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Seven Things to Do with Leftover Wine

Seven Things to Do with Leftover Wine

Words Julia Turshen

We’re so excited for OXO friend Julia Turshen’s latest book, Now & Again. It features go-to recipes, inspired menus and endless ideas for reinventing leftovers. She’s making leftovers better and shares new ways to think about them, and that’s something we can get behind at OXO. We’ll be joining the Now & Again tour over the next couple of months and hearing more from Julia. To pre-order Now & Again (and enter for a chance to win a set of OXO Smart Seal Containers), head here.

Julia is giving us an exclusive look at the book in advance – and we can hardly wait to see more. Take a look at one of her features from the “Seven Things” section and try out one these reinventions for your leftover wine.

 

Sangria Ice Cubes:

Mix leftover wine (any color) with equal amounts of fresh orange juice and freeze in ice cube trays (the orange juice will help lower the alcohol content so the cubes will freeze more solidly). Once frozen, pop the cubes into an airtight freezer bag and keep on hand to cool down your next pitcher of sangria.

 

Coq au Vin Blanc:

Cut up a whole chicken (or buy one already cut up) and season aggressively with salt and pepper. Heat up a slick of olive oil and a knob of butter in a large, heavy pot and brown the chicken pieces on all sides. Add a finely chopped yellow onion, a few minced garlic cloves, and enough white wine to come halfway up the sides of the chicken. Bring to a boil, lower the heat, cover partially, and simmer until the chicken is incredibly tender, about 45 minutes. If you’d like, just before serving, add a splash of cream or whisk in some crème fraîche to make the sauce extra rich. Good as is or with sautéed or roasted mushrooms folded in at the end. Serve with rice or mashed potatoes.

 

Braised Pork with Red Wine + Cherries:

Cut 2 lb [910 g] boneless pork shoulder into bite-size pieces and season aggressively with salt and pepper. Heat up a slick of olive oil in a large, heavy pot and brown the pork well (work in batches as necessary). Add a thinly sliced large red onion, 2 large handfuls of dried cherries, and enough red wine to come halfway up the sides of the pork. Bring to a boil, turn off the heat, and cover. Finish cooking in a 300°F [150°C] oven, stirring now and then, until the pork is very tender, about 2 hours. Ideally, refrigerate the pork overnight and then gently warm it the next day over low heat (it always tastes better the next day). Serve with creamy polenta, egg noodles, or rice—anything to soak up all of the rich sauce.

 

Drunken Spaghetti:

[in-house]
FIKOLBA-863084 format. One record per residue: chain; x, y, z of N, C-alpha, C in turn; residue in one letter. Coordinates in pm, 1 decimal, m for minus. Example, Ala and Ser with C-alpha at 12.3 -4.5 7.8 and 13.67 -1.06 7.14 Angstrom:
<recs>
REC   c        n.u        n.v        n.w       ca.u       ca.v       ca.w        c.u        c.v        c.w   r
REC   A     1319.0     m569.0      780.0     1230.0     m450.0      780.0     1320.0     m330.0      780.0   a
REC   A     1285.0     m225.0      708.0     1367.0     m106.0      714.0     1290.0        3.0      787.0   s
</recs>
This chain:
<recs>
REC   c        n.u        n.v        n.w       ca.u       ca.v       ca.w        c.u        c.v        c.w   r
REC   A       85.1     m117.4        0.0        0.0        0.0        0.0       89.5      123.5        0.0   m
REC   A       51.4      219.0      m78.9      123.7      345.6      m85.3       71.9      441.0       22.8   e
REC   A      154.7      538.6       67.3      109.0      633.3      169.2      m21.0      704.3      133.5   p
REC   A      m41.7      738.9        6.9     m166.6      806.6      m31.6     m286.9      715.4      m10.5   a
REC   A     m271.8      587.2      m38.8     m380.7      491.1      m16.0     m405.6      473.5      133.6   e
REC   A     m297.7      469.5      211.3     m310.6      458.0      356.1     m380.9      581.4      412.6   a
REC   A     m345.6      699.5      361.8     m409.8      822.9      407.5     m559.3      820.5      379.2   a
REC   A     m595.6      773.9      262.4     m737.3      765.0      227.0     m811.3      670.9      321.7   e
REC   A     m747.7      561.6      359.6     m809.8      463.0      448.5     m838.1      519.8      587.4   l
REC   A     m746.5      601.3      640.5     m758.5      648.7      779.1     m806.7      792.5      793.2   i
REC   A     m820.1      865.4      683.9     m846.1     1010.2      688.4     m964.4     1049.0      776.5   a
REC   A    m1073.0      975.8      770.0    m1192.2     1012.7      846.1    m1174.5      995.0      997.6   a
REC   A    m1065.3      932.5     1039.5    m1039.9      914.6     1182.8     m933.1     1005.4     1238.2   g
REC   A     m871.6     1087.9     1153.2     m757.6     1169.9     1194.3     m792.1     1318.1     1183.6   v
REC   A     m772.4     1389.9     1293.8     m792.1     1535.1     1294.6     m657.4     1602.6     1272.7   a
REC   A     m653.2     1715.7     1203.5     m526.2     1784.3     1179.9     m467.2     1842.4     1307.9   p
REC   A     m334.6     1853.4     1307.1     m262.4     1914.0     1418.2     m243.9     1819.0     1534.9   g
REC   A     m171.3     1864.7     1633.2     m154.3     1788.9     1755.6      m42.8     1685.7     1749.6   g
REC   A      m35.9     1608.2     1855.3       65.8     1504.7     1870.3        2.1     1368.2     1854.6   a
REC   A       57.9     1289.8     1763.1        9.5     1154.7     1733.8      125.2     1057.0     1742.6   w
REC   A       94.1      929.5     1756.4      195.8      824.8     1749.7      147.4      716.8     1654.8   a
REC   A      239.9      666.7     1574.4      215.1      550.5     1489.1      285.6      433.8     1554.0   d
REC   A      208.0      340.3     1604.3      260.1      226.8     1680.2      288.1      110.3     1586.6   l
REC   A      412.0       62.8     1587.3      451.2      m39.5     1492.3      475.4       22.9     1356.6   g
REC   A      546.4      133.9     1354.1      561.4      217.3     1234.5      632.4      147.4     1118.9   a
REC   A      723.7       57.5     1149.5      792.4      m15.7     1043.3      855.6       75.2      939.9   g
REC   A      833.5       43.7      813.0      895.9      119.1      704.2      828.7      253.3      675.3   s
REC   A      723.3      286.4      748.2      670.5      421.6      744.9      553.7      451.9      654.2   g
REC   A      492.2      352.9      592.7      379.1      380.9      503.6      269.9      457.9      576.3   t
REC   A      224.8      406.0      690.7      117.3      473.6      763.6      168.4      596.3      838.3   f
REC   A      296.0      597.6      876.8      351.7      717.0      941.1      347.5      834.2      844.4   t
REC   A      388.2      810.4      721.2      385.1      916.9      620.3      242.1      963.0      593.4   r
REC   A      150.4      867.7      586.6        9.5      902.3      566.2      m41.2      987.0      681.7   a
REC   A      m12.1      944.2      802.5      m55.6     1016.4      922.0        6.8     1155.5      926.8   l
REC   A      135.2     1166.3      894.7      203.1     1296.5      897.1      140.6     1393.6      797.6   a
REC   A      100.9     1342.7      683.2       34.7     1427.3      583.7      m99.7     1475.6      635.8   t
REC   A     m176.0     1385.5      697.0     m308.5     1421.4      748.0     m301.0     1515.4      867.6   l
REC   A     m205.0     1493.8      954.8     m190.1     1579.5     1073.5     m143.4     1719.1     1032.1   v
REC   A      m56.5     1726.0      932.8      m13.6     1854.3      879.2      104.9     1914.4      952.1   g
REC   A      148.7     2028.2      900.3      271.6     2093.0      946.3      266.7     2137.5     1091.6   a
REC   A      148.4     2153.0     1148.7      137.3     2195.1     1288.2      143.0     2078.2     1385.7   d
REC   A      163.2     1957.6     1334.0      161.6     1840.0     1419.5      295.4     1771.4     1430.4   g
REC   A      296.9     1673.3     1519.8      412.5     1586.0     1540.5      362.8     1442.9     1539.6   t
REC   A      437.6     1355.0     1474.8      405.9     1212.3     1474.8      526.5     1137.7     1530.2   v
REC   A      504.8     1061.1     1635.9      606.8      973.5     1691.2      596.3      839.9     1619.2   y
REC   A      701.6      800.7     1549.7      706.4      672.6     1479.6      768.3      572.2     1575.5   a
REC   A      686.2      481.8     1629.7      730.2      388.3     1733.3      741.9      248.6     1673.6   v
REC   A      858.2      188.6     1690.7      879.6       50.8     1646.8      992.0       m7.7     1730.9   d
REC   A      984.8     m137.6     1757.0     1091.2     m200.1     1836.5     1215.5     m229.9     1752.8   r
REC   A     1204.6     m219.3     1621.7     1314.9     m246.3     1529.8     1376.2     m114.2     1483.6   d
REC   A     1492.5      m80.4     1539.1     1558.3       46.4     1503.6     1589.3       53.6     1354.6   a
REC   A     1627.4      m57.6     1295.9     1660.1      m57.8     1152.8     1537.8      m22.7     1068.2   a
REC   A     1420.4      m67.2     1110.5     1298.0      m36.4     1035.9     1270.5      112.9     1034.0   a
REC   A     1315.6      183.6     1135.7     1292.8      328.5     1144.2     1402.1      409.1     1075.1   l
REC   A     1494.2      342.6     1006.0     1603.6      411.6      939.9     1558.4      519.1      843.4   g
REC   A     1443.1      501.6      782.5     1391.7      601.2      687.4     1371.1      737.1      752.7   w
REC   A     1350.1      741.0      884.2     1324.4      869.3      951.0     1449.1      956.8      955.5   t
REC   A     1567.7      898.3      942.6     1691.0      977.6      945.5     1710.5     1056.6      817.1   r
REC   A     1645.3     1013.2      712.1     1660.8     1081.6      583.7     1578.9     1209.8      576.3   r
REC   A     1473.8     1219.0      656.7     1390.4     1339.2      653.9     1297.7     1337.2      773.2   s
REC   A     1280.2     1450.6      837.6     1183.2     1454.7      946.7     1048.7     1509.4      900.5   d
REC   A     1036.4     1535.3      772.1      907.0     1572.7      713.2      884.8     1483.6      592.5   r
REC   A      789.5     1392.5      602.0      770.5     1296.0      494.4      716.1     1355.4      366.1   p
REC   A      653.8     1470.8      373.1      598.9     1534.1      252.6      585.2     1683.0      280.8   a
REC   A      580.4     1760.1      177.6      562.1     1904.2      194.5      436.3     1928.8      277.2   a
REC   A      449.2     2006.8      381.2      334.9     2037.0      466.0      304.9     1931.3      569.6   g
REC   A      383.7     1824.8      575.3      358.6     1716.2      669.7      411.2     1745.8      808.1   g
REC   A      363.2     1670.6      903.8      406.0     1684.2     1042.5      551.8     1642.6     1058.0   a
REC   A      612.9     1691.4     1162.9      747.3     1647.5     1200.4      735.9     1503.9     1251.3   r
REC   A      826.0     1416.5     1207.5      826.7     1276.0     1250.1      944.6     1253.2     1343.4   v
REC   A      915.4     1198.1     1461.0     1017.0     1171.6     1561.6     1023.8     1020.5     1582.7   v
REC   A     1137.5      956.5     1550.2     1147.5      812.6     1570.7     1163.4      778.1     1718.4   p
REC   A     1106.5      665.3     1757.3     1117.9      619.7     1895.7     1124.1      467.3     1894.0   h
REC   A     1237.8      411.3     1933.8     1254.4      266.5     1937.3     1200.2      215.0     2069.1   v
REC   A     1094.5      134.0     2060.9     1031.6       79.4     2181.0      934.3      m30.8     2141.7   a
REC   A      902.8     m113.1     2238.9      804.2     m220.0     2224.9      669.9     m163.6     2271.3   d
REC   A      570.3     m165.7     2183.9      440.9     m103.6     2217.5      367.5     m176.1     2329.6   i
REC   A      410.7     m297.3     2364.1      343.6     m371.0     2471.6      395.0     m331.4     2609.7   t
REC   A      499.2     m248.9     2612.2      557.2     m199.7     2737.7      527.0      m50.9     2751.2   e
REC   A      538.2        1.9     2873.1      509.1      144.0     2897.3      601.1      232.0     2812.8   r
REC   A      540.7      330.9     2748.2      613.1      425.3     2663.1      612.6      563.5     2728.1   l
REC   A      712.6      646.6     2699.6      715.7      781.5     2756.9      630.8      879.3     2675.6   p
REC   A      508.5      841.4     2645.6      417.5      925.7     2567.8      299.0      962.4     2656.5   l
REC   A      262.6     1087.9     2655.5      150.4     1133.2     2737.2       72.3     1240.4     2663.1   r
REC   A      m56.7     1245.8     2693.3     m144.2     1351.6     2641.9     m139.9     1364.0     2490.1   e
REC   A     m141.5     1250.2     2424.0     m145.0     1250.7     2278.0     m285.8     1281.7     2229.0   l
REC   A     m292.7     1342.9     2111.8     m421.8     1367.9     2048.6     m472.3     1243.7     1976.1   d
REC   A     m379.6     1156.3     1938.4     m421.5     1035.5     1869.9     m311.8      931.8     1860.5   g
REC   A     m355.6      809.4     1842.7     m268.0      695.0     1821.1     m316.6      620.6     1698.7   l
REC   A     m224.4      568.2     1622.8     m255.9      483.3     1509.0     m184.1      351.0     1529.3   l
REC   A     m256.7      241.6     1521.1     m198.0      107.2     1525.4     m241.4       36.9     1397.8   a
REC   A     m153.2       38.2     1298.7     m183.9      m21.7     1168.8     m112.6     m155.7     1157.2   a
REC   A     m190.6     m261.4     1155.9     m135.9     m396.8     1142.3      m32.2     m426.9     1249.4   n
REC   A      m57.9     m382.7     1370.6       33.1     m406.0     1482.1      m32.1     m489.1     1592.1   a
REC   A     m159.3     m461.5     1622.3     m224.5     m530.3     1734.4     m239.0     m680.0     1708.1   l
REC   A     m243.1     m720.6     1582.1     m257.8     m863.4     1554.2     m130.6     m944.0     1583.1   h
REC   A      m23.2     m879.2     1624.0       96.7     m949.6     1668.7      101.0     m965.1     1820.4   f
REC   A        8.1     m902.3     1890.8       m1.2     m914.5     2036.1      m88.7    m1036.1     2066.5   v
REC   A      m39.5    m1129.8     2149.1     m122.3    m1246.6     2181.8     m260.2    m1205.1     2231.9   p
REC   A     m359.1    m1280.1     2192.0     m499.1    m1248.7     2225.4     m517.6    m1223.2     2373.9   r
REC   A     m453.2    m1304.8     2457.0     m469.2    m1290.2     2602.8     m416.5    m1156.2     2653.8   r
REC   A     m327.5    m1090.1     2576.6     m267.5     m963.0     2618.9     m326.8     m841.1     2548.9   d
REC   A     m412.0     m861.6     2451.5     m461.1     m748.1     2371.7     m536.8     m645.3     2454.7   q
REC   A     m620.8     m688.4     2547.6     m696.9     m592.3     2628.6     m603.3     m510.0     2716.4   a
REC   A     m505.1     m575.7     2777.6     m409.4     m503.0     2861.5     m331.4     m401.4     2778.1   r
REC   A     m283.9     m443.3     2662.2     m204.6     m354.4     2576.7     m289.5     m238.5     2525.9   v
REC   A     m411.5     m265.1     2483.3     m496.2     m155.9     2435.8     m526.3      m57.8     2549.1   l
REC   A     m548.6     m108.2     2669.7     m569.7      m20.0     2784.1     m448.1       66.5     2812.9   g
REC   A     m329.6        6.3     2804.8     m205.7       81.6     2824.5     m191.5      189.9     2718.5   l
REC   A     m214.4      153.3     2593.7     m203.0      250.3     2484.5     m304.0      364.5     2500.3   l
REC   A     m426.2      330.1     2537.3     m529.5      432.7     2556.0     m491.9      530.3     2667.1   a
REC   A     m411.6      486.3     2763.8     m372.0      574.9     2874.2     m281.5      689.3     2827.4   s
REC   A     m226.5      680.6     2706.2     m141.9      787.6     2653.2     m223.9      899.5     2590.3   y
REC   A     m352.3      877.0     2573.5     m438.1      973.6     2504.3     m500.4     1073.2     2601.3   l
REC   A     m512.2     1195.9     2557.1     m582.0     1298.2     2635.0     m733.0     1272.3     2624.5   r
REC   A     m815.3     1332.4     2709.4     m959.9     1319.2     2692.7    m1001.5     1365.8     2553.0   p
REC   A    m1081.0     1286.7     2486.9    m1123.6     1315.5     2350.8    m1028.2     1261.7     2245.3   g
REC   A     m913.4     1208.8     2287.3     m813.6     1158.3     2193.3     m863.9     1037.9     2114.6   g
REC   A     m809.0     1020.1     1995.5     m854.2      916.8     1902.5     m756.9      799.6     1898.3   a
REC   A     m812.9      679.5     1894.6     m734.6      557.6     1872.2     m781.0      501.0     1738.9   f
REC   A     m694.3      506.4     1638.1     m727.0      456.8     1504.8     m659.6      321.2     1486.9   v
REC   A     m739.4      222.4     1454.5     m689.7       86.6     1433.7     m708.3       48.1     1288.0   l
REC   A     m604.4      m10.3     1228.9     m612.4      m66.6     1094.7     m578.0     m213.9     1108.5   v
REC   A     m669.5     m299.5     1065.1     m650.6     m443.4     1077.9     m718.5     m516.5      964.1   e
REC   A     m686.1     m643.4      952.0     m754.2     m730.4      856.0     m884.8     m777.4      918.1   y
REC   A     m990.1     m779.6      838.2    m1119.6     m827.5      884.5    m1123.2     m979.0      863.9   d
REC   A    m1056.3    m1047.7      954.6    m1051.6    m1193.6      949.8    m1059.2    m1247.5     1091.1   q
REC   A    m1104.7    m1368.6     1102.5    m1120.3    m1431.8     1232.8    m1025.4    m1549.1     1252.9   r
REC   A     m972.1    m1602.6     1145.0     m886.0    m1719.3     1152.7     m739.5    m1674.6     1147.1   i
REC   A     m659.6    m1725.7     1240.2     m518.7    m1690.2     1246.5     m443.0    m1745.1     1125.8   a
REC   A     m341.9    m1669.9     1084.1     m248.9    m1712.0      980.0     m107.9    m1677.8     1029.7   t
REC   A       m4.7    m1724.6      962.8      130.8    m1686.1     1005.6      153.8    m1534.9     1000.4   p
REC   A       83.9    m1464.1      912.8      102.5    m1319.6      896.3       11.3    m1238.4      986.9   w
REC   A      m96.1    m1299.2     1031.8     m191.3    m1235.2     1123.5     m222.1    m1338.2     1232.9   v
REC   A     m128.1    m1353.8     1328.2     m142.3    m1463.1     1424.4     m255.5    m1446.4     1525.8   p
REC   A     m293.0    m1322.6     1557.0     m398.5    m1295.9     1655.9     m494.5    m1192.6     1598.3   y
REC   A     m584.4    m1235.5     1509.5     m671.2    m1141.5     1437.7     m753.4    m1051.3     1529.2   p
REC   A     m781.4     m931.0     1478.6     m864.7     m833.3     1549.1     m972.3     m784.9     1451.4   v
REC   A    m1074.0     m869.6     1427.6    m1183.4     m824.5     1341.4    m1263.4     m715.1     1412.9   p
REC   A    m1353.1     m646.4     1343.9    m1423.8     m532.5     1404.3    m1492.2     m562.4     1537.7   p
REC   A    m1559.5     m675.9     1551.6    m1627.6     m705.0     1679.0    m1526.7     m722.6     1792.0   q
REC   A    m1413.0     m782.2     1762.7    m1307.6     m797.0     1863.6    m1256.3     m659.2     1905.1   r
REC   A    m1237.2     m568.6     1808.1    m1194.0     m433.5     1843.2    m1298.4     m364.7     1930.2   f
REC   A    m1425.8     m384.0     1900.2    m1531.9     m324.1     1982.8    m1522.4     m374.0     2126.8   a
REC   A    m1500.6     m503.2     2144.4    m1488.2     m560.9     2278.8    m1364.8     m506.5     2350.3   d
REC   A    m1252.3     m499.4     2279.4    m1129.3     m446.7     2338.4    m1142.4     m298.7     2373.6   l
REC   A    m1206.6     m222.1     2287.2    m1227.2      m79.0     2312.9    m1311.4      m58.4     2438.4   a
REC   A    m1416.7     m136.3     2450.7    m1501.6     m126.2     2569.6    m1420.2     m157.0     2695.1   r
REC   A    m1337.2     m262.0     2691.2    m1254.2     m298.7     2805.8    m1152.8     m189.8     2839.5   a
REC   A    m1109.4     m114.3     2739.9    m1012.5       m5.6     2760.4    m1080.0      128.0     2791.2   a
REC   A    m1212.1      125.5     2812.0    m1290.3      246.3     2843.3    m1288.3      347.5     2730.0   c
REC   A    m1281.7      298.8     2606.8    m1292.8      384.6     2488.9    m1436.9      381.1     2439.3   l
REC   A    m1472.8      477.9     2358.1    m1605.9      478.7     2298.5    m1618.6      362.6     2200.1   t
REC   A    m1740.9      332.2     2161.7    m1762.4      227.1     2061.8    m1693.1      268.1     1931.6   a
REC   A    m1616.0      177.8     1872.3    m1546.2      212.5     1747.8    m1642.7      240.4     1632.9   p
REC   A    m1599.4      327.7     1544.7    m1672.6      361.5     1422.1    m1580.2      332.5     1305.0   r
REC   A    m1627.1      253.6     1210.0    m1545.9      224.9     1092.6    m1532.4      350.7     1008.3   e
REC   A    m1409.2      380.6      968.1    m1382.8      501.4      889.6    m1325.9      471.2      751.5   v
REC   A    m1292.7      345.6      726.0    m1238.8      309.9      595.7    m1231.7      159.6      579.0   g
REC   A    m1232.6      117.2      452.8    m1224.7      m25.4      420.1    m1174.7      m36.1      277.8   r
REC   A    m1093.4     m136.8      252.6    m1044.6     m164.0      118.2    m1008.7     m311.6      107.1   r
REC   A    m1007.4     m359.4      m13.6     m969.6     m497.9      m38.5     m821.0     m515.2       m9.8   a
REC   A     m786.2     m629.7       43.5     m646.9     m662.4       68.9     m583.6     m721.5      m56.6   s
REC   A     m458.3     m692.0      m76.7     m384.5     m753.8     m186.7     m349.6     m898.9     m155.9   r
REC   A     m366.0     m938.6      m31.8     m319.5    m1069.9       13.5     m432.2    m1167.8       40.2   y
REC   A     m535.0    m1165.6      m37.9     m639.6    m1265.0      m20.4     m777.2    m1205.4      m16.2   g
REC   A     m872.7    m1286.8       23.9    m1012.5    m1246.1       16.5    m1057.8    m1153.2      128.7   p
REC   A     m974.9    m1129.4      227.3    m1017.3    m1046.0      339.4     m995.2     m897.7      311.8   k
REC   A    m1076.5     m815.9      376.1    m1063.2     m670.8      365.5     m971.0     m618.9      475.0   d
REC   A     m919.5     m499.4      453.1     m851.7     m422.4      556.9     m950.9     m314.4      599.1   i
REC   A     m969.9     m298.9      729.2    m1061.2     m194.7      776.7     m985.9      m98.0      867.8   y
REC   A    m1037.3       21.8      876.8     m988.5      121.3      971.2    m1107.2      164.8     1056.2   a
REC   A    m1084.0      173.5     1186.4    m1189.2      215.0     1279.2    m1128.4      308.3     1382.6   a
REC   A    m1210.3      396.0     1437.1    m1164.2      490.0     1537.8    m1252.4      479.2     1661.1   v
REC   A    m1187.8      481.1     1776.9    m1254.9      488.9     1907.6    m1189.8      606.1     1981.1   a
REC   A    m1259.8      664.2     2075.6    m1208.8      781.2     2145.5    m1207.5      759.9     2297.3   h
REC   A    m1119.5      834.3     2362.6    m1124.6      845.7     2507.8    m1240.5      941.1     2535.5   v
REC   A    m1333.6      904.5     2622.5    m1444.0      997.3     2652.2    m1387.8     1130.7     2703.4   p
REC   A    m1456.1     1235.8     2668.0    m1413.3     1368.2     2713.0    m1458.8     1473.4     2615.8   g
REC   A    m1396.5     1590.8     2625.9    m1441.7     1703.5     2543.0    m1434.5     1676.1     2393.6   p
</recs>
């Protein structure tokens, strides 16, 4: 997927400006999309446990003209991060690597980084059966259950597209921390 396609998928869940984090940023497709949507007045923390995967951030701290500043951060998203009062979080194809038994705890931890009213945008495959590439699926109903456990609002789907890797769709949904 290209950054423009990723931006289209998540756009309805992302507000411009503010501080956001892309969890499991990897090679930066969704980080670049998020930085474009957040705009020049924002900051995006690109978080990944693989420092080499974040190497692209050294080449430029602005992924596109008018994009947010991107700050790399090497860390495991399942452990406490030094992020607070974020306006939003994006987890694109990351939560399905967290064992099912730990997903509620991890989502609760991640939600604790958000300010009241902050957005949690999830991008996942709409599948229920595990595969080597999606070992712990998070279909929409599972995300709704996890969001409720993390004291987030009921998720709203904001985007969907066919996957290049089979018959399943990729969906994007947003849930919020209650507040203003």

Pour whatever red wine you have left over in a large pot and add enough water to total about 4 qt [3.7 L] liquid. Bring to a boil, add 1 lb [455 g] spaghetti, and cook until just al dente. Scoop out 1 cup [240 ml] of the cooking liquid, then drain the spaghetti, return it to the pot, and add the reserved cooking liquid and 3 Tbsp unsalted butter. Cook over low heat, tossing, until the spaghetti has absorbed a lot of the liquid and the mixture is saucy, about 2 minutes. Add 2 large handfuls of finely grated Parmesan or pecorino cheese and then serve with extra cheese on top.

 

Julia Turshen Now & Again

Red Wine Onions:

Thinly slice 2 lb [910 g] red onions (about 4 medium) and cook down in a little bit of olive oil, stirring now and then, until softened, about 15 minutes. Sprinkle with ¼ cup [50 g] packed dark brown sugar and 1 tsp each salt and red pepper flakes. Add 2 cups [480 ml] red wine. Boil, stirring now and then, until most of the liquid evaporates and the onions are collapsed and concentrated, about 30 minutes. Taste and adjust the seasoning with salt and/or brown sugar if needed. Store in a covered container in the refrigerator for up to 10 days. Serve with roast chicken, grilled lamb, or alongside cheese, or use to top a burger or roast beef sandwich. You can even use these onions as the base for a stew (add browned pieces of beef or lamb, a few diced root vegetables, and a bit of water or stock and simmer until the meat is incredibly tender).

 

Champagne + Honey Poached Pears:

Peel and core pears that aren’t too ripe (otherwise they won’t hold their shape) and poach in Champagne that you’ve brought to a simmer and sweetened gently with honey. Cook just until tender and then remove the pears from the poaching liquid. Reduce the liquid over high heat to a syrup and drizzle on the pears. Serve as is or with unsweetened whipped cream, plain yogurt, sour cream, or vanilla ice cream. Also very good with pound cake or other plain cake.

 

Red Wine–Poached Eggs:

Poach eggs in red wine instead of water for added color and flavor. If you’d like a more complex dish, start by crisping some diced bacon in a large pot and remove with a slotted spoon. Add tons of sliced mushrooms to the bacon fat and soften them over the heat. Add red wine to cover and simmer until slightly concentrated and then poach eggs in the mixture. Serve with the mushrooms on garlic-rubbed toast or soft polenta.

 

Photo credit: David Loftus

Reprinted from Now & Again by Julia Turshen with permission by Chronicle Books, 2018

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